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USTR Robert Lighthizer Statement on APEC Trade Meeting

Reaffirms U.S. Commitment to Bilateral Engagement for Fair and Free Trade in the Region

Hanoi, Viet Nam -- United States Trade Representative Robert E. Lighthizer attended the 23rd Ministers Responsible for Trade (MRT) meeting of the Asia-Pacific Economic Cooperation (APEC) in Hanoi, Viet Nam, May 20-21. The meeting marks Ambassador Lighthizer’s first international trip as U.S. Trade Representative.

With Viet Nam as the 2017 APEC host economy, the APEC meeting topics included efforts to facilitate digital trade in the region, expand services markets, strengthen Intellectual Property Rights (IPR) protections, and eliminate barriers to agriculture and food trade.

“It was important to me to come to APEC first and foremost to reaffirm the President’s strong commitment to promoting bilateral free and fair trade throughout the Asia-Pacific region,” said Ambassador Lighthizer. “APEC provides a great opportunity to focus energy on the barriers to its stated objective of free and open trade – a goal that cannot be met without tackling trade-distorting measures that have led to massive U.S. trade imbalances in the region. I look forward to working with our trade partners to expand U.S. export market access and address persistent unfair trade practices.”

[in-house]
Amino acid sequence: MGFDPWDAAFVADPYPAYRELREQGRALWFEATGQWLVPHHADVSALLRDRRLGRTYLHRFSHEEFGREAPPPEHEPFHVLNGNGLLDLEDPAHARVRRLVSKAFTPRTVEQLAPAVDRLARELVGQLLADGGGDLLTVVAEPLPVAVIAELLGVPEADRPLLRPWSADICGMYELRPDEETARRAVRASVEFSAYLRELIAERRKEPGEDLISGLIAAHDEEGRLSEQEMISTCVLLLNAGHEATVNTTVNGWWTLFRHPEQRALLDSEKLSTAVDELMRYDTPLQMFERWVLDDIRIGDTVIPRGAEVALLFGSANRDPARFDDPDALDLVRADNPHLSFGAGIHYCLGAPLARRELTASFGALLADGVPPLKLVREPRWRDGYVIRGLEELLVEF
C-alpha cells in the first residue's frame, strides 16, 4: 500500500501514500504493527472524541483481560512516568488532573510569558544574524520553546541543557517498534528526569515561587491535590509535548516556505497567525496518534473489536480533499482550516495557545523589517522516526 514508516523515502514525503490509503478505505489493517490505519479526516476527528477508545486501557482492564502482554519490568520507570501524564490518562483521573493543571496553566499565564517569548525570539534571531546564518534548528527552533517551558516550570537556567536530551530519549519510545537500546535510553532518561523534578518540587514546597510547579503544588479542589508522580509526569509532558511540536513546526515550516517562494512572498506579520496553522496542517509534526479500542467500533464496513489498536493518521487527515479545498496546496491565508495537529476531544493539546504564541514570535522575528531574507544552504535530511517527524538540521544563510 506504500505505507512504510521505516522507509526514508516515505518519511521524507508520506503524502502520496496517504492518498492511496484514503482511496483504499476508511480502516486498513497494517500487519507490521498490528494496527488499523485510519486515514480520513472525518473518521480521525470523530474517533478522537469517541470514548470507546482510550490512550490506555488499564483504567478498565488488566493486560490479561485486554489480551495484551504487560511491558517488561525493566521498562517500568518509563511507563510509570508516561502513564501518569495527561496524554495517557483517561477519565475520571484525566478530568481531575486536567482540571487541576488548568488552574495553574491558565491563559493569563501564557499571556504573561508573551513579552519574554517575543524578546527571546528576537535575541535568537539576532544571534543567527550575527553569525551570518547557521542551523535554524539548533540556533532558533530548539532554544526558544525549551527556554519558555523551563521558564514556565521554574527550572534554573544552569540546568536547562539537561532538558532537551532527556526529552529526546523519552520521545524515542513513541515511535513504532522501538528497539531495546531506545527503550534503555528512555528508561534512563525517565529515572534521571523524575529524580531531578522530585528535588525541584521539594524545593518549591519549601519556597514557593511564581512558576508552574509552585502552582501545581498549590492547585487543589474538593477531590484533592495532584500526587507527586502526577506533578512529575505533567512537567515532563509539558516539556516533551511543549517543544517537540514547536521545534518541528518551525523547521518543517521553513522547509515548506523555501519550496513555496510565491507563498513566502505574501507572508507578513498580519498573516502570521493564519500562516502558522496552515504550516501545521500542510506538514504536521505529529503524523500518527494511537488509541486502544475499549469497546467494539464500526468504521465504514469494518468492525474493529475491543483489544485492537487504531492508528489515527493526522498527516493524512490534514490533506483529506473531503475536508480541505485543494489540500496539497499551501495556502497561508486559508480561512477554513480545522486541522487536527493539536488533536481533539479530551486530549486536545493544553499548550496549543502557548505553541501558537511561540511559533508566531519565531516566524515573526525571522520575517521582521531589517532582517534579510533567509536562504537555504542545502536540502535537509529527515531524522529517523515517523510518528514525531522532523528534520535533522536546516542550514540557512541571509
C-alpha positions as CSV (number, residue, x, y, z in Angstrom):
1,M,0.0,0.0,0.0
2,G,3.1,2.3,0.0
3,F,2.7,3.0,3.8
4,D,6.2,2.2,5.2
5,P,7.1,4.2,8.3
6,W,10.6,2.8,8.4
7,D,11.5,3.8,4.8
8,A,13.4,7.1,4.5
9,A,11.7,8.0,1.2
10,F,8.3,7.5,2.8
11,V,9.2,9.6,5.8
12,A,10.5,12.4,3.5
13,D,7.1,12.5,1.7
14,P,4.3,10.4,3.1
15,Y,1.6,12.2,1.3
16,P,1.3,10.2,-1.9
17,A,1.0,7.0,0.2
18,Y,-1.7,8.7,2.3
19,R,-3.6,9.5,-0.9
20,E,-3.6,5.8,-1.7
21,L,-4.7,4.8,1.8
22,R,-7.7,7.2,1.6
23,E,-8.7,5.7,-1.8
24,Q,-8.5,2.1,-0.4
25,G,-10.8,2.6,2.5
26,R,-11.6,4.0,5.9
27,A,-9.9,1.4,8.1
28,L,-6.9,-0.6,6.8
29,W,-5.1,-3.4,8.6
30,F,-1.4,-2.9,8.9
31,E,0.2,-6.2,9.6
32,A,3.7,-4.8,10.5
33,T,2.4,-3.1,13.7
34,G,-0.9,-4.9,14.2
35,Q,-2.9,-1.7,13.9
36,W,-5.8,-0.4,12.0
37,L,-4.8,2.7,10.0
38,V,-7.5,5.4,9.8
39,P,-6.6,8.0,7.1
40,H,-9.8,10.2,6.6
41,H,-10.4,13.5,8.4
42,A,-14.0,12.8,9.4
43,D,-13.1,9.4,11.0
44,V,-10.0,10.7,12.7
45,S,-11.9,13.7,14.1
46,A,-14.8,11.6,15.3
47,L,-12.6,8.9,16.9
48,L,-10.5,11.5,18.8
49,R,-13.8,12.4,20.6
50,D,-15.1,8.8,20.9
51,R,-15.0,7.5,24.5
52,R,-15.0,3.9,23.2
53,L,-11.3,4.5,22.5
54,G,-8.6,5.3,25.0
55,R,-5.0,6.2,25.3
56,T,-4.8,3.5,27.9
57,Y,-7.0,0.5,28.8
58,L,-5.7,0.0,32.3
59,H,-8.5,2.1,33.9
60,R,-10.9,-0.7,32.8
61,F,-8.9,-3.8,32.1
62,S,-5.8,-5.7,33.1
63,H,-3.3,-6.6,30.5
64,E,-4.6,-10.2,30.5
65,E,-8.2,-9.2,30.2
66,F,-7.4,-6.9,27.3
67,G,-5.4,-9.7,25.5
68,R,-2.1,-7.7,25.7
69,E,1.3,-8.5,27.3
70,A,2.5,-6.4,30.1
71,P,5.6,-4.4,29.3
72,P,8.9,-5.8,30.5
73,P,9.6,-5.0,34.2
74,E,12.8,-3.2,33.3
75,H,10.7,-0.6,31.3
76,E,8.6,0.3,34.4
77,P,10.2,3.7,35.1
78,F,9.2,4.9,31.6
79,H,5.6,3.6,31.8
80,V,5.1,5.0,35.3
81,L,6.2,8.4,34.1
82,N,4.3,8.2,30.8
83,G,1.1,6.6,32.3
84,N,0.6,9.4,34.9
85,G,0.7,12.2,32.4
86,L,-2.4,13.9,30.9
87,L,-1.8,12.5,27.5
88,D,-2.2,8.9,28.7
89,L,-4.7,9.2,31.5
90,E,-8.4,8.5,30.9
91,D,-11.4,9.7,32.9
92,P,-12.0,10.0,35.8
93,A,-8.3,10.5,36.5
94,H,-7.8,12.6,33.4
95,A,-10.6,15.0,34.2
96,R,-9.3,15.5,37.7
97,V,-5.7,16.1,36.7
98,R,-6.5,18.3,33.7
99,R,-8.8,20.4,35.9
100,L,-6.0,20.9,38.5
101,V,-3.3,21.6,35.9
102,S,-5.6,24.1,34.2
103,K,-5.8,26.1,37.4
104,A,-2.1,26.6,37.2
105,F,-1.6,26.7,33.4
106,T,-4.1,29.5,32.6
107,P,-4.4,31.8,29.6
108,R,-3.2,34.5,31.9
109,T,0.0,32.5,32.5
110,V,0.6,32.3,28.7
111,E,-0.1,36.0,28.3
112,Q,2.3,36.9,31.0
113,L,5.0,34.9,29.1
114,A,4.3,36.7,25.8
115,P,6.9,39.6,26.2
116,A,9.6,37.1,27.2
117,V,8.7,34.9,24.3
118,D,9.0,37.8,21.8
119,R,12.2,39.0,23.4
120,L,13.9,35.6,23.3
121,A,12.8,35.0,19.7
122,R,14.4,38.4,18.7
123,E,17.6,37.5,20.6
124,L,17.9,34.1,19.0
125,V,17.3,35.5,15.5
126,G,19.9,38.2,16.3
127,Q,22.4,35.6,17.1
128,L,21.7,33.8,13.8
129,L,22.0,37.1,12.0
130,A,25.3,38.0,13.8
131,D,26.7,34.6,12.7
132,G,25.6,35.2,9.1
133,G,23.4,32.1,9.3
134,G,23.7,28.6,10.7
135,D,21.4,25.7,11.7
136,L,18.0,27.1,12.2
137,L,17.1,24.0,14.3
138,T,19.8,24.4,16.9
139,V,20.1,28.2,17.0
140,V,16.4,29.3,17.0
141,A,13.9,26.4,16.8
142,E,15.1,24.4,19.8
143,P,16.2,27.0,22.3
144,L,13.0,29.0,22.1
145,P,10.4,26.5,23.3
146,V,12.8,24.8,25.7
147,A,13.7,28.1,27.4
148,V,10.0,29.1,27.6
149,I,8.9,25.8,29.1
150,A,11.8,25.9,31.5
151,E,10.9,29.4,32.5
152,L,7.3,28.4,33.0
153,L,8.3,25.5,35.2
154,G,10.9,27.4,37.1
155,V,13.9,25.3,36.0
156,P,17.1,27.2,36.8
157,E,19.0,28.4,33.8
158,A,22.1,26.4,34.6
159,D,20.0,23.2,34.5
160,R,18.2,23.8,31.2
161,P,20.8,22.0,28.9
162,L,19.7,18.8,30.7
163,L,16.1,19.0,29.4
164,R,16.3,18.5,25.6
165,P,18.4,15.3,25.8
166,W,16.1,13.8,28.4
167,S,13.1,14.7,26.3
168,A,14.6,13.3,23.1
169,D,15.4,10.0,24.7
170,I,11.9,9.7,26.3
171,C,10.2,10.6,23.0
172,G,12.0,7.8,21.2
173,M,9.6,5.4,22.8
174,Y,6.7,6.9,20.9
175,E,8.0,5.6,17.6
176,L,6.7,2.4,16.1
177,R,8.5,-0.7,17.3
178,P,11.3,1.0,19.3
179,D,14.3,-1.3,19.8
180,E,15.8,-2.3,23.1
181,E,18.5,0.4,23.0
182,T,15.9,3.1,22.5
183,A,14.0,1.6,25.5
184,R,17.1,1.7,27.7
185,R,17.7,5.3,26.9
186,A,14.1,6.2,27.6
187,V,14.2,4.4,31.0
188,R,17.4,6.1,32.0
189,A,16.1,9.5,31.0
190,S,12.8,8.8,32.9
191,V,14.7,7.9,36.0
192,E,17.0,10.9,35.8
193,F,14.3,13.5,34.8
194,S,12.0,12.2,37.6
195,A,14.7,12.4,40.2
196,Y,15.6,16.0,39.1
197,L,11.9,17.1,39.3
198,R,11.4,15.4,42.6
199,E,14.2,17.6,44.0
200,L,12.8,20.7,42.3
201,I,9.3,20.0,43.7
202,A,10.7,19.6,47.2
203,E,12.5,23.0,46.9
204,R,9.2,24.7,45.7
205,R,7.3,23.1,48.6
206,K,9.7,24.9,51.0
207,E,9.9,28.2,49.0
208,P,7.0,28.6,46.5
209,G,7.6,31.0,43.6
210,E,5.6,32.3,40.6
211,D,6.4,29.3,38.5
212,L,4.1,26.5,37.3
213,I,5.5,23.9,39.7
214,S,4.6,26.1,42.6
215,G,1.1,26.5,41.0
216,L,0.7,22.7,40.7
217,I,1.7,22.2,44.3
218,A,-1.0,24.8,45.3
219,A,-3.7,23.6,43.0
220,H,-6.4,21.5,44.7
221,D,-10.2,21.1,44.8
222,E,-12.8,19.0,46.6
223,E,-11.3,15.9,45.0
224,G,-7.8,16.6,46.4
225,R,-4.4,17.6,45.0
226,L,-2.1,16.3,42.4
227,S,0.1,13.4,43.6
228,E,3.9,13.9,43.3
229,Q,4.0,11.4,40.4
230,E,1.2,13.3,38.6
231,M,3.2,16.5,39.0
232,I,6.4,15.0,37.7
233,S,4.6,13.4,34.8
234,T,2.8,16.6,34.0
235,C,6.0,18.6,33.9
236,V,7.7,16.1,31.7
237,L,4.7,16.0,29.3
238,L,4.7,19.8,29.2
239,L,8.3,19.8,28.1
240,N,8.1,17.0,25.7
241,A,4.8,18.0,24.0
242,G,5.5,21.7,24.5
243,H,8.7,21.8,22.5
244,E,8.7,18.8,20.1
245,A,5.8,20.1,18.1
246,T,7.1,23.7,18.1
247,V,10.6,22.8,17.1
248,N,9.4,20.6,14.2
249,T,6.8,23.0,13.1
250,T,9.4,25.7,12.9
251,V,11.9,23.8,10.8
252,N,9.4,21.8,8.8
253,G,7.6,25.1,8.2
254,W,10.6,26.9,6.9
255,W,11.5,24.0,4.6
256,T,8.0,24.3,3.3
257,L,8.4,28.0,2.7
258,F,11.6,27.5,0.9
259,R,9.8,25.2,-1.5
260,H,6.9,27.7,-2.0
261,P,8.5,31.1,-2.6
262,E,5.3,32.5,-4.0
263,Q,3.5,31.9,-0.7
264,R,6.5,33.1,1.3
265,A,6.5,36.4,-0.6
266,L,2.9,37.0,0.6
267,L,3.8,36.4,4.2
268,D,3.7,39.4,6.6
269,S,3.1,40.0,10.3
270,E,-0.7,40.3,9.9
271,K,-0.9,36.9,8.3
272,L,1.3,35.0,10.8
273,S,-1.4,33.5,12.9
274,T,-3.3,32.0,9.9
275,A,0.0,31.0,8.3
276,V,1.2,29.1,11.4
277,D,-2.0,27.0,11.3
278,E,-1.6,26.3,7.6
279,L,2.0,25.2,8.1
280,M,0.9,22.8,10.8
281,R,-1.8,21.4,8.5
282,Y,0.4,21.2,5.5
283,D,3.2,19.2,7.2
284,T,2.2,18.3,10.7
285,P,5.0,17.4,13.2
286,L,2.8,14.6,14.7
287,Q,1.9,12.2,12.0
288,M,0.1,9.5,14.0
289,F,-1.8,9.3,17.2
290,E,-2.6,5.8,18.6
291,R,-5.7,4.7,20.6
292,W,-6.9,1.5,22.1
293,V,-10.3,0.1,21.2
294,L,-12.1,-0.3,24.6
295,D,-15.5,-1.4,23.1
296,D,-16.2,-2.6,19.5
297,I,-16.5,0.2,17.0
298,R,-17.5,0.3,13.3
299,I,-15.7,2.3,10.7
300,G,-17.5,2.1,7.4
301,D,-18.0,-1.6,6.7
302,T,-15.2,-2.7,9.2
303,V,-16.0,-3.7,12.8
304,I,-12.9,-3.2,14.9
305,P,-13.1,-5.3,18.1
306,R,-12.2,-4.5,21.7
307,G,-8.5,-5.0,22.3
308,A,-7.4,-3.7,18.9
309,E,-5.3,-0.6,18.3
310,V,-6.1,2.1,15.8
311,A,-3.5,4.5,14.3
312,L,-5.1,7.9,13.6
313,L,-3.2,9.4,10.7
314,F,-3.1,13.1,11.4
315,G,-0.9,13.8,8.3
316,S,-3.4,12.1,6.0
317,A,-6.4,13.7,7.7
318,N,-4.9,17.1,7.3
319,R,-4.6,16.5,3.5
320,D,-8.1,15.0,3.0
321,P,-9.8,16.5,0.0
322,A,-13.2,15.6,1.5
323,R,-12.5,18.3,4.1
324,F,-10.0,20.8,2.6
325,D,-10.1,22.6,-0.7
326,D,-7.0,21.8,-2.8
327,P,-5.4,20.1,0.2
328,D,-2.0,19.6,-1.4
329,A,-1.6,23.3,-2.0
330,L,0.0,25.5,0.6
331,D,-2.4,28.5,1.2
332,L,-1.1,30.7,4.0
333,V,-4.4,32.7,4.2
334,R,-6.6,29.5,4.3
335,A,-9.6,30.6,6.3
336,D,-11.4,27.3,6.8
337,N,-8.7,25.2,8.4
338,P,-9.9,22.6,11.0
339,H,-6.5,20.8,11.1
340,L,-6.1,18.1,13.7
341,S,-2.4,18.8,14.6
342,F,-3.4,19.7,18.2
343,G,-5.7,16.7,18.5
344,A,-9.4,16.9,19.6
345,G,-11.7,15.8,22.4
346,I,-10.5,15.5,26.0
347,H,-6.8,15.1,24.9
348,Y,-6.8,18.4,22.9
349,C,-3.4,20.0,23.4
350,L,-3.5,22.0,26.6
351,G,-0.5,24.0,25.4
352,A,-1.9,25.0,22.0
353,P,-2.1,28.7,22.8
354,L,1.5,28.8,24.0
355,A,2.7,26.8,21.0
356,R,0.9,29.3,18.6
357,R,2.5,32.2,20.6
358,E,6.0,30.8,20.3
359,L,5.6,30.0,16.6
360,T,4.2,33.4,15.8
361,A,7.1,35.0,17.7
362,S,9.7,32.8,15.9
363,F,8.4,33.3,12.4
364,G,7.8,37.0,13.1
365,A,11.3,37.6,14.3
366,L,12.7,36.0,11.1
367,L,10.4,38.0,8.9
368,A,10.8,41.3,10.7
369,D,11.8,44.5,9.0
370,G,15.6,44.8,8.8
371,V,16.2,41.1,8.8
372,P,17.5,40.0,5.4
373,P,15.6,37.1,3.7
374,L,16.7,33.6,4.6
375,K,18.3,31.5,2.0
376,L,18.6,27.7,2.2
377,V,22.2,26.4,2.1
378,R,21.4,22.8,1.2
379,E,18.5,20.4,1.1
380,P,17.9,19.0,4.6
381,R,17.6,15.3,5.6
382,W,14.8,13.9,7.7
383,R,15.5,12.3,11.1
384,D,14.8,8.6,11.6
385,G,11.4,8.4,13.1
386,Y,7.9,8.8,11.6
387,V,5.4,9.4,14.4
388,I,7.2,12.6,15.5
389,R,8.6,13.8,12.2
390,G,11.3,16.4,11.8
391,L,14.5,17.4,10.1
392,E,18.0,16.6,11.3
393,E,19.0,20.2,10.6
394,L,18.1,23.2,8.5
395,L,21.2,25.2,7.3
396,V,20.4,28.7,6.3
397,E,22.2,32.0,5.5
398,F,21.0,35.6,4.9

In the margins of the MRT meetings, Ambassador Lighthizer met trade ministers of APEC member economies, including through formal bilateral meetings with the following economies: Canada, Japan, Mexico, Viet Nam, China, and Australia.

Background:

The Asia Pacific Economic Cooperation (APEC) is the premier economic forum in the Asia Pacific region. The United States is a founding member of APEC, which now consists of 21 member economies.

The Asia Pacific region is one of the most dynamic economic regions in the world.  U.S. goods and services trade with APEC economies totaled $2.7 trillion in 2015 (latest data available).  The U.S. goods trade deficit, however, with APEC economies was $576 billion in 2016. 

APEC provides an opportunity for the U.S. to address this trade deficit by engaging trade partners to expand market access for U.S. exports and addressing unfair trade practices.

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